A: I don’t know the final ship date (I don’t know if anyone knows) but I’m assured it won’t be earlier than end of 2008. This was important because I always had in my mind that WiX v3 wouldn’t really be feature stable until the end of 2008 and that we’d go into 2009 with bug fixing. With Visual Studio putting a number of developers on the project full time to address the bugs, I am now confident WiX v3 will be good to go by the end of 2008.

Q: Will WiX replace the current Visual Studio Setup Projects in “Rosario”?

A: No. “Rosario” is a very short release so the WiX toolset is being added on top of everything else. The current Visual Studio Setup Projects have a number of visual designers to ease the development of installation packages but does not enable collaboration across developers. The WiX toolset has a steep learning curve but has a number of features that enable different developers to collaborate on one to many installation packages.

Q: Will “Rosario” include any visual designers for the WiX toolset?

A: At this point in time I don’t expect there will be any visual designers for the WiX toolset built in the “Rosario” timeframe. Again, this is a very short release and there is a lot of existing code that the test team needs to verify. I expect that the primary output from “Rosario” will be a very stable WiX v3 toolset integrated extremely well into the Visual Studio project system.

Q: Bummer, dude.

A: That isn’t a question but the sentiment is shared by a great number of developers on the project. I try to remind everyone that the work in “Rosario” provides a great foundation to do some very interesting work in the next few releases of Visual Studio. So, let’s hurry up and get “Rosario” done and move on to those other interesting features.

Q: So what does “Rosario” provide?

A: There are two key features that I believe “Rosario” provides. First, there will finally be a clean “out of the box” experience to build Windows Installer databases (.msi/.msm files from .wxs source code) on your Visual Studio Team Server build servers. There have been a lot of requests for this functionality both to the Visual Studio team as well as those of us that work in the WiX community. Second, Microsoft will provide support for the WiX toolset that is part of “Rosario”. Again, I’ve heard many reports of customers asking for Microsoft to provide support services for the WiX toolset and with “Rosario” their support requests will finally be answered.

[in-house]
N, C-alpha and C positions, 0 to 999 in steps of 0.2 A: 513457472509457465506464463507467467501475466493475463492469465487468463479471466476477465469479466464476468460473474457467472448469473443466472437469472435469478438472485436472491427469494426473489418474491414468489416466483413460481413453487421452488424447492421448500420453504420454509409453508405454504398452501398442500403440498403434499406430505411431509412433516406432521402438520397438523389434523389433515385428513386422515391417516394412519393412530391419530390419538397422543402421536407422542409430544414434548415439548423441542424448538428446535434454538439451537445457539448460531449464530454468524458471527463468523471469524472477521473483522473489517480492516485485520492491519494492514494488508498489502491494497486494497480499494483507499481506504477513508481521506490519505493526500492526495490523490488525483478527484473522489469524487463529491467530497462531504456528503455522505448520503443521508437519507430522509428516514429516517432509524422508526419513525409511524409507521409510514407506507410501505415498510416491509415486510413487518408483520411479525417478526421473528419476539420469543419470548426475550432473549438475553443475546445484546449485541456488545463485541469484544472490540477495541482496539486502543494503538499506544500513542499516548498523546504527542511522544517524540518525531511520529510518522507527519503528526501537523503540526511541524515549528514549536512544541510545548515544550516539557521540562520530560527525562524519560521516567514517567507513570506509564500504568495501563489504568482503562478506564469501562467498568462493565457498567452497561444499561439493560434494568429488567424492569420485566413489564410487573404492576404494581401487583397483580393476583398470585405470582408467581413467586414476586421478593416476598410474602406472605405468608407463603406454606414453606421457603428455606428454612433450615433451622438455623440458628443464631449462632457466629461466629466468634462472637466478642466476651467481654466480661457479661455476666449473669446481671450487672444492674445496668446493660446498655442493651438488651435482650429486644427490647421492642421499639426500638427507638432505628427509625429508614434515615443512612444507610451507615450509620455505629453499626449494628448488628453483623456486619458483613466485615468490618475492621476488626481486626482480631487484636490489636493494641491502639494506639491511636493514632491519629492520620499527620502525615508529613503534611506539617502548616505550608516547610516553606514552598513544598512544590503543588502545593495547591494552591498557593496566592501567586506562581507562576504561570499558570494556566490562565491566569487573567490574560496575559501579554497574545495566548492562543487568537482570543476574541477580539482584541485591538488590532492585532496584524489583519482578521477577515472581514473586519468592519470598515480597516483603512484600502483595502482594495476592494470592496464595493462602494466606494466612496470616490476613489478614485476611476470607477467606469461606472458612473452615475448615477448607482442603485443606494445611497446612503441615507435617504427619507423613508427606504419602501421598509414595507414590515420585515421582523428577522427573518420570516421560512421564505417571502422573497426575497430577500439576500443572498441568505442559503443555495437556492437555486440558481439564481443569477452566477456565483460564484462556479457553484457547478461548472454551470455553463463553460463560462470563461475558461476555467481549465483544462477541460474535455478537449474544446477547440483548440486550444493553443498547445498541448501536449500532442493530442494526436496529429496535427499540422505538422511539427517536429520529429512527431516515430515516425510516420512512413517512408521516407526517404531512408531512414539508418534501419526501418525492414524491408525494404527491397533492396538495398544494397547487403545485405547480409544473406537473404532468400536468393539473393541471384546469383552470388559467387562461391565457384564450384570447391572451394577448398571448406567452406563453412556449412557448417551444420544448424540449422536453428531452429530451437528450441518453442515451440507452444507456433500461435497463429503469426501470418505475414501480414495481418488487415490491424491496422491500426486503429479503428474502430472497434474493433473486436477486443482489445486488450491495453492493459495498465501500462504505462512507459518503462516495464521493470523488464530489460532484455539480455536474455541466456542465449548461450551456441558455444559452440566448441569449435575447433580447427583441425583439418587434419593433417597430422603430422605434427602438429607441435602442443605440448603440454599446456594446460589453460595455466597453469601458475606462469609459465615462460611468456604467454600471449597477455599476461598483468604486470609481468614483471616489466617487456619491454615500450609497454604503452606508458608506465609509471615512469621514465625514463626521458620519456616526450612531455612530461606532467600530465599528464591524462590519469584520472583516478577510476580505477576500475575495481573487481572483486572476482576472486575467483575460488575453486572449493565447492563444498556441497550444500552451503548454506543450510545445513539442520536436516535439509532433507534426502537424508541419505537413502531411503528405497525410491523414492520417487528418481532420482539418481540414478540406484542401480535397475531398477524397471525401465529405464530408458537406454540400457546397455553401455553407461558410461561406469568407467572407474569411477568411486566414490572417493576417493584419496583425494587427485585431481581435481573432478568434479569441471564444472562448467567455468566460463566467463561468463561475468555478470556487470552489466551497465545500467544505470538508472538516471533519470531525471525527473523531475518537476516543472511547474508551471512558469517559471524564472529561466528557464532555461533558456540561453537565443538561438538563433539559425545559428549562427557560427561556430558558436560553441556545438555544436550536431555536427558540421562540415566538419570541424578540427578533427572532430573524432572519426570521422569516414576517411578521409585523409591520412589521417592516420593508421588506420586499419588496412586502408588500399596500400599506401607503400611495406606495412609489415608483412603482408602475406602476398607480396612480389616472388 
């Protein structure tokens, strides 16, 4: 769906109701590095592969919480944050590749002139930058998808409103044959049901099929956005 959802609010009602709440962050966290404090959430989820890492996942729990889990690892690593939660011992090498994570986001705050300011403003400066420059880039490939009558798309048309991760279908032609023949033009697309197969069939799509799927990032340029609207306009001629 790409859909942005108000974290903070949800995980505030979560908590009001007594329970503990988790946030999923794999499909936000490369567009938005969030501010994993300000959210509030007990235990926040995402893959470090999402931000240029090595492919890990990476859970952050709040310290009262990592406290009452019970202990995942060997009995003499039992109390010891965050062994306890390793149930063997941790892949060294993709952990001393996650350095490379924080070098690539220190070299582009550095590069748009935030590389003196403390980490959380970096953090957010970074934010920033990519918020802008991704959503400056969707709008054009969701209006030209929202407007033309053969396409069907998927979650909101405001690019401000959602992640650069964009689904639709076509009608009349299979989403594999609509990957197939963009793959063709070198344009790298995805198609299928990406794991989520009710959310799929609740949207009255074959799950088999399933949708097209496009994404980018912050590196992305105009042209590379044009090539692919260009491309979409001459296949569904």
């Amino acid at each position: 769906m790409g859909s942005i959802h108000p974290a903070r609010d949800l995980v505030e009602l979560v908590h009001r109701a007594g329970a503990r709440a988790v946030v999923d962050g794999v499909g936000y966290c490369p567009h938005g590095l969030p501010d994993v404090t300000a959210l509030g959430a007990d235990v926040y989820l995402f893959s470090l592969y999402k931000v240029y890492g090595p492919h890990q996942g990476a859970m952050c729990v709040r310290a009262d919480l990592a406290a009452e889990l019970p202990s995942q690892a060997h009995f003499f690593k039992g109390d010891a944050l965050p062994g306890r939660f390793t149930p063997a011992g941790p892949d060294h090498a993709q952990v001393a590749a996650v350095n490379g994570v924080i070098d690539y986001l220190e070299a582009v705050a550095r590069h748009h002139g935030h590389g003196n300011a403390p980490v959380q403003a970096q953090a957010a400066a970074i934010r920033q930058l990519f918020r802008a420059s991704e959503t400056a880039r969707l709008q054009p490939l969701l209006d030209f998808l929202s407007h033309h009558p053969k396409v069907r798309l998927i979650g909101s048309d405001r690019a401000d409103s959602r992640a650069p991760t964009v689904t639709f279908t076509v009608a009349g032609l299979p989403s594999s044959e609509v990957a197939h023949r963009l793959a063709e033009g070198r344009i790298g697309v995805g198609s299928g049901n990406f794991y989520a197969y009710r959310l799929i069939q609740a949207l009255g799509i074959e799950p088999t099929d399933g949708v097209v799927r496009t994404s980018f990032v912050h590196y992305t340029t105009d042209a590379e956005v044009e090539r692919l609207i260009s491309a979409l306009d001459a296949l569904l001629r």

Q: Will I still be able to use the community built WiX toolset with Visual Studio?

A: Yes. This was the second tenet I encouraged the Visual Studio team to adopt and they are doing their best to make switching out the “Rosario” WiX toolset with the community WiX toolset a reasonable experience. There are some technical challenges (inside Visual Studio itself) that look like it will not be possible to have both versions installed at the same time. So, the goal is to make it easy to uninstall the “Rosario” WiX toolset and install the community WiX toolset. Since the November 2007 CTP of “Rosario” is shipping as a virtual PC image we haven’t tackled all of these issues yet.

Q: How will the WiX toolset in “Rosario” be different than the community WiX toolset from SourceForge?

A: As I noted above, “Rosario” will ship a subset of the WiX toolset so there will be tools and functionality available on SourceForge that is not going to ship in the box. Also, Visual Studio might modify some cosmetic things (like the icons and assembly signatures) so developers can differentiate “Rosario” WiX toolset from the community WiX toolset. Finally, the community WiX toolset will continue to be developed after “Rosario” ships so there are an untold number of improvements we might choose make that won’t be in “Rosario”. I’ll encourage Peter to list any differences between “Rosario” and what is available in the community.

Q: Should I wait for “Rosario” instead of getting VS2008 now?

A: You could but I wouldn’t do so for the WiX toolset changes. We’ve already made the changes (thanks to Aaron) to support WiX on Visual Studio 2008 (that just released, yippee!). That means you can see (and benefit from) the developments made for “Rosario” every week or so on SourceForge. When “Rosario” finally ships then you will have an integrated installation experience and have Microsoft support backing up the product.

Q: So does this change anything in the WiX community?

A: I don’t think so. The same set of people still lead the project (myself, Bob, Justin, Peter) and we still hold the same vision: “Create a set of tools that integrate into the development process so all developers can build high quality setup packages.” Now there are a few more developers working full time towards that vision. I couldn’t think of a better thing for the community.